Motivation Psychology Ruthless Criticism

Motivation Psychology
The quest for laws which determine the human will

By now the nonsense about “motivation” has a grip on more or less everybody, right up to basketball players in the NBA: If a player is interviewed after a bad game, he comes up with the cop-out: “I just wasn’t motivated today!” as an excuse. In this manner, the well-paid sports idiot offers an interpretation of his playing failure which shows a psychological education: it is located neither in his will nor in his skill (nor in the fact that his opponent might have simply played better or that the ball was quite round), but in the fact that, alas, he wasn’t able to will. “Not motivated” - no self-criticism of the will is meant here, for example something like: he was not completely into it, had little desire and did not get himself together, he exerted himself only halfheartedly. Rather, our basketball player wants to apologize: He doubles his will into one which he would have wanted and into a second - real - will, which as an internal mechanism decides only on whether the generally willing will No. 1 activates itself or not. In other words, the man regards his own will as something which he prides himself on, while at the same time he regards it as a dependent variable, as passive: It depends on whether he allows himself to be motivated (= budged).

The mistakes of the doctrine of motivation


With the category of “motivation,” psychology certainly wants to have invented not only a linguistic monument for the legitimation of lackluster performances in sports and other areas, but to have presented a theory; namely, one which explains a person’s every action, precisely the theory of “human behavior.” The intellectual father of motivation psychology, Heckhausen, summarizes the relevant results of his discipline in this way:

“It must be something inside the persons, which impels them, pushes or drives them, which allows them to act in such a way and not in a different way under the given circumstances.” (1980)

Question: what moves the psychologist to the apt information that something must be inside the person which impels him to his different actions? Answer: his stupid leading question. It reads namely: Why does a person act in this manner and not differently? The very moment a motivation psychologist is confronted with a specific action, he is already surprised at its assertiveness and indulges himself in the untenable theoretical maneuver of thinking that the person could just as well have refrained from what he does, or could also have done something completely different: Certainly, he could – only: what does this nonsensical thought have to do with clarifying what a person does and why he does it? If an educational psychologist blabbers on, it is nevertheless hardly enlightening to point out that he holds glib lectures on motivation and does not go bowling, which would also be an option. Or: If a decent father beats his wife and kids, should one then really think that the behavior of “caressing” would have been just as possible and be surprised that it is not “emitted” under the “given circumstances”? What is the motivation psychologist driving at if he asks this question? Obviously, for him it is not about clarifying purposes and intentions, i.e. the reasons for the activities of his contemporaries, but rather to discover a general explanatory principle of actions.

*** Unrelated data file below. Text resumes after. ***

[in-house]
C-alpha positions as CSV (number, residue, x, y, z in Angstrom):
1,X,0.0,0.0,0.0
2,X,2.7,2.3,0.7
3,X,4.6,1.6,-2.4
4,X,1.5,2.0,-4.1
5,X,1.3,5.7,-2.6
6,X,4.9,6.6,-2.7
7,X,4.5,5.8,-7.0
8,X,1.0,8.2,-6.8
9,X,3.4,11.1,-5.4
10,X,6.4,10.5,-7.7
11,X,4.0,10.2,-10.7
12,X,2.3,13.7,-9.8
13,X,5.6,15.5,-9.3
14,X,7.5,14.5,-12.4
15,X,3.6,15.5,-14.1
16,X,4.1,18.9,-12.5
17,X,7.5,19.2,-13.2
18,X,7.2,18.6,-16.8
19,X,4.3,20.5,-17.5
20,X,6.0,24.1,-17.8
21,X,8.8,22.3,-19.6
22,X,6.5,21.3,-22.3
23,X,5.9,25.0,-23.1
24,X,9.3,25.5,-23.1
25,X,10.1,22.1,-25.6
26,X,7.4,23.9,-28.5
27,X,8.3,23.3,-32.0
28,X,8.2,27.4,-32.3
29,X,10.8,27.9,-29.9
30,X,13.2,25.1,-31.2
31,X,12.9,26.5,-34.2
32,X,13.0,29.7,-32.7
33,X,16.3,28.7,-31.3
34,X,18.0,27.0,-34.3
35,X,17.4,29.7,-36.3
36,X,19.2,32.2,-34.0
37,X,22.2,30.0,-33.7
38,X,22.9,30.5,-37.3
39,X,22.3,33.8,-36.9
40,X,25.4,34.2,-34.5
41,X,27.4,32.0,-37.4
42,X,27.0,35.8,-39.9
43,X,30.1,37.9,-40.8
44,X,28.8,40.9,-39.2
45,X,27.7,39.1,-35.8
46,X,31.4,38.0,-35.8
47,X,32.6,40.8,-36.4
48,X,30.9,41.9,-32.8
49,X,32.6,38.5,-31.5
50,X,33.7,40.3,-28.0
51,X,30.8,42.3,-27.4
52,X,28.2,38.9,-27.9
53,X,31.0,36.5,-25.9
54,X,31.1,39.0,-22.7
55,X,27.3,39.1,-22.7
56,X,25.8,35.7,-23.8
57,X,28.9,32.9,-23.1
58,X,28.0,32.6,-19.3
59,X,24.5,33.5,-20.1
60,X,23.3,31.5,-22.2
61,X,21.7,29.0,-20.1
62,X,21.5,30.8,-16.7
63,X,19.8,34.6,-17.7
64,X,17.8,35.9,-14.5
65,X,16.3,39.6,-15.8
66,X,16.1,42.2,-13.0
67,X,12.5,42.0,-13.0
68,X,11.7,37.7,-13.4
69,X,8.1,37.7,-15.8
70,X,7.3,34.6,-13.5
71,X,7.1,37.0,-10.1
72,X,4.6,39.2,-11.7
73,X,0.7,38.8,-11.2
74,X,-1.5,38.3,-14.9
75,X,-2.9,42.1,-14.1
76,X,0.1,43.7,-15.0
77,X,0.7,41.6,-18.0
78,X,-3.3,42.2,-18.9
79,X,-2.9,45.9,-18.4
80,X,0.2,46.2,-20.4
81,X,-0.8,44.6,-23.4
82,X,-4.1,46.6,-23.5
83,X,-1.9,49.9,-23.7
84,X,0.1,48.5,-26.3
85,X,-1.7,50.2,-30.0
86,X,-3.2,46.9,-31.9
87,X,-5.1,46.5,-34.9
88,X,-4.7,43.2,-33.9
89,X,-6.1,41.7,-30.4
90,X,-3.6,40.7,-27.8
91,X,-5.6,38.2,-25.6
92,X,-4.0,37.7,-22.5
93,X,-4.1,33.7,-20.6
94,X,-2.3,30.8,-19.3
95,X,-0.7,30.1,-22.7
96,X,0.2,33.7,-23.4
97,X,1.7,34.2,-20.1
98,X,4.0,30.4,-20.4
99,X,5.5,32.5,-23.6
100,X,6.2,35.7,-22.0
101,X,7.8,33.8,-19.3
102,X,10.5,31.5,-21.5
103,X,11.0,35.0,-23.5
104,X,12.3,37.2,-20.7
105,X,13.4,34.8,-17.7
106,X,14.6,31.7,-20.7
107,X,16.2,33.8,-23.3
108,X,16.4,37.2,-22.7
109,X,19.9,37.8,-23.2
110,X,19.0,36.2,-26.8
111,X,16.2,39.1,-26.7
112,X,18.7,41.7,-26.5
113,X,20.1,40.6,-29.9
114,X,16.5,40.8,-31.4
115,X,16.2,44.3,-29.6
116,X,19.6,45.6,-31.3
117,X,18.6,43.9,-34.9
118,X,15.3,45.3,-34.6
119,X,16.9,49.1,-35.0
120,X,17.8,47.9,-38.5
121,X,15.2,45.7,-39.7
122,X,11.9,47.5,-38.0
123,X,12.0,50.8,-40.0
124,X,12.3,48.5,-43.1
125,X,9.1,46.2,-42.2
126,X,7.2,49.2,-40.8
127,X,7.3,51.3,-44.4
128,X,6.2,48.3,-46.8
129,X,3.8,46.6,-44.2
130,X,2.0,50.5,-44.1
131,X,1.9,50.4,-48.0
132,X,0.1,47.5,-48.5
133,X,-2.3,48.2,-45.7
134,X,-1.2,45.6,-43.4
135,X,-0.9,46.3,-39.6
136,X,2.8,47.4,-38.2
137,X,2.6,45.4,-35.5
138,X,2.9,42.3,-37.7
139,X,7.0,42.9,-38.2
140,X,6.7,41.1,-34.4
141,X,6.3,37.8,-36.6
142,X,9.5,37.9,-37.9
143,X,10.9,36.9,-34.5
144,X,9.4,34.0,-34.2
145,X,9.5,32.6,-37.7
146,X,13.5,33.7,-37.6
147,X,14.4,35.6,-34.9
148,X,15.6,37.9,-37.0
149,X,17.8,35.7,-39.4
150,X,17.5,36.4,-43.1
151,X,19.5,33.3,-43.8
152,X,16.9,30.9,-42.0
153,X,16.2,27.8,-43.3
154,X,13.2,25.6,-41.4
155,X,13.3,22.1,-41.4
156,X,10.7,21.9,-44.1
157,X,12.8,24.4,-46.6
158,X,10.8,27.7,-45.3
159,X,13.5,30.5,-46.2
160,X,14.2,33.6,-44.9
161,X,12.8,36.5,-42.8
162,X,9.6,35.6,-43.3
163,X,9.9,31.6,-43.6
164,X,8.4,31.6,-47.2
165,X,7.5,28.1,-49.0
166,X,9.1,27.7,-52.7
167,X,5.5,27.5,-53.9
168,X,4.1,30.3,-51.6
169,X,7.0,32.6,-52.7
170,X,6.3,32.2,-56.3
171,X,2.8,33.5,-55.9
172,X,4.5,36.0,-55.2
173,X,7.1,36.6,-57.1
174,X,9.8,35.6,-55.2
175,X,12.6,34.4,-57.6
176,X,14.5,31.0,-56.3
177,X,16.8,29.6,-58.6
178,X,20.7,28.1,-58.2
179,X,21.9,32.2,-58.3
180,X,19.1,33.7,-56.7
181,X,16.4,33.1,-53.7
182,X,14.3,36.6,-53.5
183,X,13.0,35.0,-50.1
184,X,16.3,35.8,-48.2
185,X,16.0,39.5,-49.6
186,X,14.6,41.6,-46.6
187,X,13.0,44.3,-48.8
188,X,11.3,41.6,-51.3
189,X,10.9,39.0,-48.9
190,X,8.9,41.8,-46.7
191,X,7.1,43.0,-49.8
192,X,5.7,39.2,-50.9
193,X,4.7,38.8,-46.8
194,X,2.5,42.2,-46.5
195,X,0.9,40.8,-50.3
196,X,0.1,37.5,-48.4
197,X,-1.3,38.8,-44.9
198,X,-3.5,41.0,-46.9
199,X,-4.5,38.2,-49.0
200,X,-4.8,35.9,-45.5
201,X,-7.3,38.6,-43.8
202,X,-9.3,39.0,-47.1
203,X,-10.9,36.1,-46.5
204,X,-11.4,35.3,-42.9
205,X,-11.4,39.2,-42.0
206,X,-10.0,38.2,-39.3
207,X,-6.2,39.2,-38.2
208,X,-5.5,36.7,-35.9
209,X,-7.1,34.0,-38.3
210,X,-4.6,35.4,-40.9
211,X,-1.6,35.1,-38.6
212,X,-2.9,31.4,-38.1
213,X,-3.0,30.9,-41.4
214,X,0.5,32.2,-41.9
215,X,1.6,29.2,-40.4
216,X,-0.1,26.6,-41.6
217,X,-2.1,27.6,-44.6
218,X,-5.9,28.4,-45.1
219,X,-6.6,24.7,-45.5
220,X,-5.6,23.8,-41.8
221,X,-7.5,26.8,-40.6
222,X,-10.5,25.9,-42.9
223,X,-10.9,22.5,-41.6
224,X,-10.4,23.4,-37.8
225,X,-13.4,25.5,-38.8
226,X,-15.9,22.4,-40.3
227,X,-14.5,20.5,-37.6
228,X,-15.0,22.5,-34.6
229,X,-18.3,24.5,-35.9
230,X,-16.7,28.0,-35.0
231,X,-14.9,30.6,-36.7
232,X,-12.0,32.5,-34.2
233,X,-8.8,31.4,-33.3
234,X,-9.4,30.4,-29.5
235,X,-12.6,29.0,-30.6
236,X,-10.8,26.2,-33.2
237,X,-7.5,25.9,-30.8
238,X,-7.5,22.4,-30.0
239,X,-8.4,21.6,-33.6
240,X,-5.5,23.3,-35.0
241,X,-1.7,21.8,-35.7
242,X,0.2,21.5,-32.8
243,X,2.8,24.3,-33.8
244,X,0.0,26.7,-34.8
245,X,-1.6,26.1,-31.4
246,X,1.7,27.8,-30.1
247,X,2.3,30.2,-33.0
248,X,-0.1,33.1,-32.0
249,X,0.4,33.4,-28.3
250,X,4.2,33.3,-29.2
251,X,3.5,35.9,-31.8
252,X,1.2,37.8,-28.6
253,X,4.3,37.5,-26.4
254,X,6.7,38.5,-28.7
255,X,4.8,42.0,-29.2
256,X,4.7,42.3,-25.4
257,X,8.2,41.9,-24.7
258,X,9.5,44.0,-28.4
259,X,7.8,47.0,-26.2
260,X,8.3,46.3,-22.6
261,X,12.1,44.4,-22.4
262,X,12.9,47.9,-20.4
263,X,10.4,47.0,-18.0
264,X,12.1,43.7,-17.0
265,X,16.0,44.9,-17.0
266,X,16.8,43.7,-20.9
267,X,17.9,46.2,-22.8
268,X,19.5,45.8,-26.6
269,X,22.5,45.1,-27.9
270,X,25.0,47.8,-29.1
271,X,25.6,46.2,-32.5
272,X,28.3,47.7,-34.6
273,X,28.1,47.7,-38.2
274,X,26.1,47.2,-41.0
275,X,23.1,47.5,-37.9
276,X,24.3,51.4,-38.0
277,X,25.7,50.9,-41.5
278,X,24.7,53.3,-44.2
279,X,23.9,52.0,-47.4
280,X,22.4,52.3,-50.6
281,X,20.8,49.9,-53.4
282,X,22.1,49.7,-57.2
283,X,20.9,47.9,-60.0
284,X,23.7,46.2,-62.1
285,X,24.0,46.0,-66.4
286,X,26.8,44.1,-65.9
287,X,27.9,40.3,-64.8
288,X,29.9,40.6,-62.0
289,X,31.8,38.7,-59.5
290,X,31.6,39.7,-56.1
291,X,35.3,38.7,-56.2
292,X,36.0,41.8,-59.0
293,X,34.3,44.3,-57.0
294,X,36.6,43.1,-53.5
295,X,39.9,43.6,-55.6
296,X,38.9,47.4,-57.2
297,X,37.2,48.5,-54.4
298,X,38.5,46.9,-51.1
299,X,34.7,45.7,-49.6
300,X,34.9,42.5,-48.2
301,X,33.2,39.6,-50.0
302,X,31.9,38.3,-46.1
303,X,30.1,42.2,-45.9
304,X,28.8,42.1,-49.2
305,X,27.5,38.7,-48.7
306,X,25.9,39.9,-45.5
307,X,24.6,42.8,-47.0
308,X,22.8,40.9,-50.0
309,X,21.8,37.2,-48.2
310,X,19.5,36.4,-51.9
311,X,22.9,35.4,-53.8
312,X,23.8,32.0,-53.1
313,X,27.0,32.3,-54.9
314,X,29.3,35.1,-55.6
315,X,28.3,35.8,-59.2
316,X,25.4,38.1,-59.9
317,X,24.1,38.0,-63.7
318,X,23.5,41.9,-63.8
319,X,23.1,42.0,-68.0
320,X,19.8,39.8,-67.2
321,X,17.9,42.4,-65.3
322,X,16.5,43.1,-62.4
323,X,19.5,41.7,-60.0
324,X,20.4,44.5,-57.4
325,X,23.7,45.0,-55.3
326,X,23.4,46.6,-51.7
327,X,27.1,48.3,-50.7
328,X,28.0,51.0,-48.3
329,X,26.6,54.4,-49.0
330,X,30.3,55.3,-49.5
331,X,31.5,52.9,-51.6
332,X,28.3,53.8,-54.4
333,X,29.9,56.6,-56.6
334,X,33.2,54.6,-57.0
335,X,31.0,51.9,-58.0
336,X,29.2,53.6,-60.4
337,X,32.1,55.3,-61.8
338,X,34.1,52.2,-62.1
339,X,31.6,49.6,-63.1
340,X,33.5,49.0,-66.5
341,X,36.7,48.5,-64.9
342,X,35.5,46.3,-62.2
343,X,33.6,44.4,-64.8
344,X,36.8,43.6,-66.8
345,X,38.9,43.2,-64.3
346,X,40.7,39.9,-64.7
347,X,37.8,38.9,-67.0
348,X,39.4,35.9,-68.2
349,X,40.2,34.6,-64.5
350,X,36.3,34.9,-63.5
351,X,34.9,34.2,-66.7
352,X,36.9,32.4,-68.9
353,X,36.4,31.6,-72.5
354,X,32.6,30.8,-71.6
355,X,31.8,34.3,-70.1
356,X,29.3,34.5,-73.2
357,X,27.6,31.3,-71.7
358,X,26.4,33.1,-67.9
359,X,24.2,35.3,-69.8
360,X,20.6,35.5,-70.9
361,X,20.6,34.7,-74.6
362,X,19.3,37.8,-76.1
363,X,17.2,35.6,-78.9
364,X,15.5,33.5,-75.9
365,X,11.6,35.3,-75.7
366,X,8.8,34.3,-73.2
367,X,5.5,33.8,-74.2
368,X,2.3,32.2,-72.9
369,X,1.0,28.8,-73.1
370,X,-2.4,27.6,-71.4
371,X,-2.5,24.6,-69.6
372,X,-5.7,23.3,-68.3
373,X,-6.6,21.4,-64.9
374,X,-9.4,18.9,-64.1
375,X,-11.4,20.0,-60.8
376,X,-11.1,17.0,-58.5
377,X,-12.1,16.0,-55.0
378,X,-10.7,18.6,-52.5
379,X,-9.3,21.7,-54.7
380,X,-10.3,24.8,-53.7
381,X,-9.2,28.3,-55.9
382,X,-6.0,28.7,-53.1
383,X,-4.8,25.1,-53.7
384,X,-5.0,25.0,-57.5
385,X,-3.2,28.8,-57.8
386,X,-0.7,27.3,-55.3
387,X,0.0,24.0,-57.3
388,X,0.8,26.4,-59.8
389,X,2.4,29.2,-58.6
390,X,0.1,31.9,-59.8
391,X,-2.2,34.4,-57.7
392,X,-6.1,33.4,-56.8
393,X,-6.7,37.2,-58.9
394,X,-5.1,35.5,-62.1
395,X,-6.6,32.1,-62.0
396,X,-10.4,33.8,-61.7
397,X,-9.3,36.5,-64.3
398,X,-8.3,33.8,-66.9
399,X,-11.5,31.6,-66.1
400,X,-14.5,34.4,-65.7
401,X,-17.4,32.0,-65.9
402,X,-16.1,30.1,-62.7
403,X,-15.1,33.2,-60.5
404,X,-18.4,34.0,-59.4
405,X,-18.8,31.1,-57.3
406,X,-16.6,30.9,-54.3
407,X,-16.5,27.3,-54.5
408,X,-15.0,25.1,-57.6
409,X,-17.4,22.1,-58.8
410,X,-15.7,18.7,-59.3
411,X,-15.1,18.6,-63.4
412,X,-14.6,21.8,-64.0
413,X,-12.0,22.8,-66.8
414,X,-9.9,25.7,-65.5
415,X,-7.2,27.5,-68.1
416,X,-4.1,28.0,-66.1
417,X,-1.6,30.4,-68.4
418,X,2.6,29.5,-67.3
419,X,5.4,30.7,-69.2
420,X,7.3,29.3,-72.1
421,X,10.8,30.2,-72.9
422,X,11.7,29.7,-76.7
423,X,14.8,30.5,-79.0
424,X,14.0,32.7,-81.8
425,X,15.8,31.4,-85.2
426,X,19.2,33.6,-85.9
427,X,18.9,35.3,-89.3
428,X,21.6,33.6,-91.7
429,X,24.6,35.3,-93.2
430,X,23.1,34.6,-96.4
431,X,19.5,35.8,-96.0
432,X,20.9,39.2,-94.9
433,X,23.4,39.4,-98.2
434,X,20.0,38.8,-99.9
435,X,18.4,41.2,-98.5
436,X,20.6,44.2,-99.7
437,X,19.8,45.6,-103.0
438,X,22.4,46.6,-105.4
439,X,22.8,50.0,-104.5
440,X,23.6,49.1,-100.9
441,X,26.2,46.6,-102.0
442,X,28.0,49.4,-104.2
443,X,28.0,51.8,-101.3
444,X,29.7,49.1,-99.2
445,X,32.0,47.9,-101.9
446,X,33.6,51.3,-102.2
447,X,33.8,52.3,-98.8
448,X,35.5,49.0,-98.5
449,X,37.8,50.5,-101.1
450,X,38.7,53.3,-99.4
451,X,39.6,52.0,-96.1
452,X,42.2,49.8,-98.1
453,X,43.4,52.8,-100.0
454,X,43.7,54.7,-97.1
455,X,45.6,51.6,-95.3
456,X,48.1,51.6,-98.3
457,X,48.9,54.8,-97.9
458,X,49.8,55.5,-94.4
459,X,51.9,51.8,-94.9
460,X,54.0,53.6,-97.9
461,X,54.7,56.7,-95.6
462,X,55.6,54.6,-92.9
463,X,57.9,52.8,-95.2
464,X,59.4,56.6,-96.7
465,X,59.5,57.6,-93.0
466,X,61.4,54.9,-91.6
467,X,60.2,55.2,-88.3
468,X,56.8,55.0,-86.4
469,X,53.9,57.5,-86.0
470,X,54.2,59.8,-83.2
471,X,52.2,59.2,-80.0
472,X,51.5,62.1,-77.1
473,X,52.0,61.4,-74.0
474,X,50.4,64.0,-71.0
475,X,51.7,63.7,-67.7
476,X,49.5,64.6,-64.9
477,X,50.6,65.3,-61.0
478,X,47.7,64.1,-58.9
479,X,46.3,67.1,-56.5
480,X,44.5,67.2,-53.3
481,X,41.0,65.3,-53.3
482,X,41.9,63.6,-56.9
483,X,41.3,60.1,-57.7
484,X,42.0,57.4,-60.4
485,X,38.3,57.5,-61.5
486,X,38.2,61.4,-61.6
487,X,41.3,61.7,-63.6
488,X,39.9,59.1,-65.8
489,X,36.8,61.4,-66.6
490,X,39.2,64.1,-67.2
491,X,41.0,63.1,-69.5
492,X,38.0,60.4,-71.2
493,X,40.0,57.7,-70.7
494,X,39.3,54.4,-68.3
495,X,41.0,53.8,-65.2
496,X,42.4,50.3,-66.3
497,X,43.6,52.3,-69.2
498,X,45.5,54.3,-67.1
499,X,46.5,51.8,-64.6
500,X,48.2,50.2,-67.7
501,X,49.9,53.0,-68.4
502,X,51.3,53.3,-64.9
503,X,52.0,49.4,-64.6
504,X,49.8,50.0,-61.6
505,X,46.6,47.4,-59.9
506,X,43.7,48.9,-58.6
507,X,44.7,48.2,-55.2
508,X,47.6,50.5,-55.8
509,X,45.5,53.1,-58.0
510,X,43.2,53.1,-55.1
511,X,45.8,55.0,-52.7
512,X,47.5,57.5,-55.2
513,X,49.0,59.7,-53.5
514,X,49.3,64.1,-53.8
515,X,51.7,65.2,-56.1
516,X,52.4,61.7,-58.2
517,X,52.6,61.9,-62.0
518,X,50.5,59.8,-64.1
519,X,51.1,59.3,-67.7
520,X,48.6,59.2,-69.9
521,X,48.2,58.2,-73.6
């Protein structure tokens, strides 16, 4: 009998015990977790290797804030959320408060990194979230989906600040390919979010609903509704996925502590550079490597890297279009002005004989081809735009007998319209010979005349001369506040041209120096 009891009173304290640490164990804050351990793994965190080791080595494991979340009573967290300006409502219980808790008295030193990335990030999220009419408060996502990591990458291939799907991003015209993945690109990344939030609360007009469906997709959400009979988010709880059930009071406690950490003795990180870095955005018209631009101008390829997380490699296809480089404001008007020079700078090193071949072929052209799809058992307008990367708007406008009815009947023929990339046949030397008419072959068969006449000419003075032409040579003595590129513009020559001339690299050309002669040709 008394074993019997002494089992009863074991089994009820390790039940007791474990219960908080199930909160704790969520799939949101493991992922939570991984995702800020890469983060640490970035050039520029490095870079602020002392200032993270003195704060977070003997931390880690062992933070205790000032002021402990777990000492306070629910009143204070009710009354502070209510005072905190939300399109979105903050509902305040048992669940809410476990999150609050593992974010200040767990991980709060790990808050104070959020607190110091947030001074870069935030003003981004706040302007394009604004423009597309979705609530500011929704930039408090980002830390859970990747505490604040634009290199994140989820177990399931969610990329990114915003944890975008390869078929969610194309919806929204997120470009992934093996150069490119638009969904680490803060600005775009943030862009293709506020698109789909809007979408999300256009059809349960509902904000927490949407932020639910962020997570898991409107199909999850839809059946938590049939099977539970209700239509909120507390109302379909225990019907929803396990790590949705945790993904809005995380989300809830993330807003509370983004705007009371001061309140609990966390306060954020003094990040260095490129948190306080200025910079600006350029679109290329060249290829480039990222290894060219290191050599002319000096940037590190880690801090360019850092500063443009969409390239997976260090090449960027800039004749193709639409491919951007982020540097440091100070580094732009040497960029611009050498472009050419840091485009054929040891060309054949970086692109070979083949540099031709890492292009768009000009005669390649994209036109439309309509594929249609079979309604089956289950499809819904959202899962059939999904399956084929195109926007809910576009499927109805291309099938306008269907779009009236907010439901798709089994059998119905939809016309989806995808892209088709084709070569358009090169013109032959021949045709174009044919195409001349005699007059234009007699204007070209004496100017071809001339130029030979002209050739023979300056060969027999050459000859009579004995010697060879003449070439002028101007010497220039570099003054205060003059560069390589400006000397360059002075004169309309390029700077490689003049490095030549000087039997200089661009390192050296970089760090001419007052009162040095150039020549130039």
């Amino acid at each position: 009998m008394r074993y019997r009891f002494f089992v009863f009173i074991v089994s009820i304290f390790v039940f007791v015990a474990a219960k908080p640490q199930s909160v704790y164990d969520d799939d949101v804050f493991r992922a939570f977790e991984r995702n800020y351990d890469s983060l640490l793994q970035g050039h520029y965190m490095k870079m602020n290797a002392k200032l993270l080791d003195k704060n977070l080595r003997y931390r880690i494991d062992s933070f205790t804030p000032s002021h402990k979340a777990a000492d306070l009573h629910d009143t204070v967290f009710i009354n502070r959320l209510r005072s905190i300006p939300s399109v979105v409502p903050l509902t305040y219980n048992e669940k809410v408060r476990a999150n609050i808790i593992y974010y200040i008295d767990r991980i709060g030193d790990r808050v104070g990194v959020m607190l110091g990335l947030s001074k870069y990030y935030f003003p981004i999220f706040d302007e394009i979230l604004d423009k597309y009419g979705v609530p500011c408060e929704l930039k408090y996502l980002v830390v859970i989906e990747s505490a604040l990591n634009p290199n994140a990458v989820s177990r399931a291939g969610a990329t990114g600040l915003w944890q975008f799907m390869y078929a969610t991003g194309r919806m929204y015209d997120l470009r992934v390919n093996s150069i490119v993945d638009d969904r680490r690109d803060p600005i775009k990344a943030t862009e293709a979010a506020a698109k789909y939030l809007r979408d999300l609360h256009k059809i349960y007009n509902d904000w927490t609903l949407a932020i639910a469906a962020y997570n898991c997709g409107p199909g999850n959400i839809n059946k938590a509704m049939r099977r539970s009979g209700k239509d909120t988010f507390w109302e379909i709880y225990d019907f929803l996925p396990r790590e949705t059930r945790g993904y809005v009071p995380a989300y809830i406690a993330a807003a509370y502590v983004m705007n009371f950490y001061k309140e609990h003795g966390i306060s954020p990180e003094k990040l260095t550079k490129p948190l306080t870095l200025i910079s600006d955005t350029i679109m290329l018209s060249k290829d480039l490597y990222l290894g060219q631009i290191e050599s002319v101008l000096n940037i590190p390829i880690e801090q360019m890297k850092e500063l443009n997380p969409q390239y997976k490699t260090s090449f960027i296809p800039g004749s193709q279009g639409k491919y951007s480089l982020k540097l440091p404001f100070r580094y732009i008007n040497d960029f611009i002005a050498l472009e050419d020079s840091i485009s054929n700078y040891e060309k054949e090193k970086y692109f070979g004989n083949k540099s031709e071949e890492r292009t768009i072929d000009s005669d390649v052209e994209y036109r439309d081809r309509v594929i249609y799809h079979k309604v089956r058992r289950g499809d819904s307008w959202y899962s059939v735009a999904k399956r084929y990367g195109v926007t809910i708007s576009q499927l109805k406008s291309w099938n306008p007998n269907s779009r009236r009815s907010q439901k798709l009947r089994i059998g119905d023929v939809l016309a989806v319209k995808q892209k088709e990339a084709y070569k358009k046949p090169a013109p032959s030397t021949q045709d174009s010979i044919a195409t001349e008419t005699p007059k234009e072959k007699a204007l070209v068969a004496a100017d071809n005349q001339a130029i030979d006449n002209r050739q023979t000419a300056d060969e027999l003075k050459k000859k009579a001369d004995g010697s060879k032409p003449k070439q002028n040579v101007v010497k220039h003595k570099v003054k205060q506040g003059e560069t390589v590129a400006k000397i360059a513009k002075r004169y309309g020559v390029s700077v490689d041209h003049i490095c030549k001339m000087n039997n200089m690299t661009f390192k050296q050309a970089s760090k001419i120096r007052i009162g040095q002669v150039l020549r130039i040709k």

“What are the real motives of human action and (!) animal behavior?”

asks motivation psychology, distrustful towards the intentions that actuate actions, and announces its program: It wants to detect behavioral determinants which function separately from each specific act, but produce each specific act. Of all things, the statement that every action is like this and not different (which, by the way, is only noteworthy if one has imagined beforehand that people's actions are completely arbitrary), and therefore are determined, provides its argument to disregard the contents of an action and to stick only to the fact of its alleged determination. From the absence of its constructed, allegedly equally conceivable alternative actions, motivation psychology concludes that in the “given” case a mechanism must have been at work. Which is certainly a false conclusion, but nevertheless one which shows how this science wants to regard “human action.”


Motivation psychology therefore holds internal forces responsible for different actions. Or, put the other way around: specific activities count for it exclusively as demonstrations of those forces which impel, push or pull people. One must have already defined a specific action as an expression of an internal force to be able to maintain that it is the result of the same. Conversely, force is determined to thereby produce exactly the expressions for which it is purported to be the cause.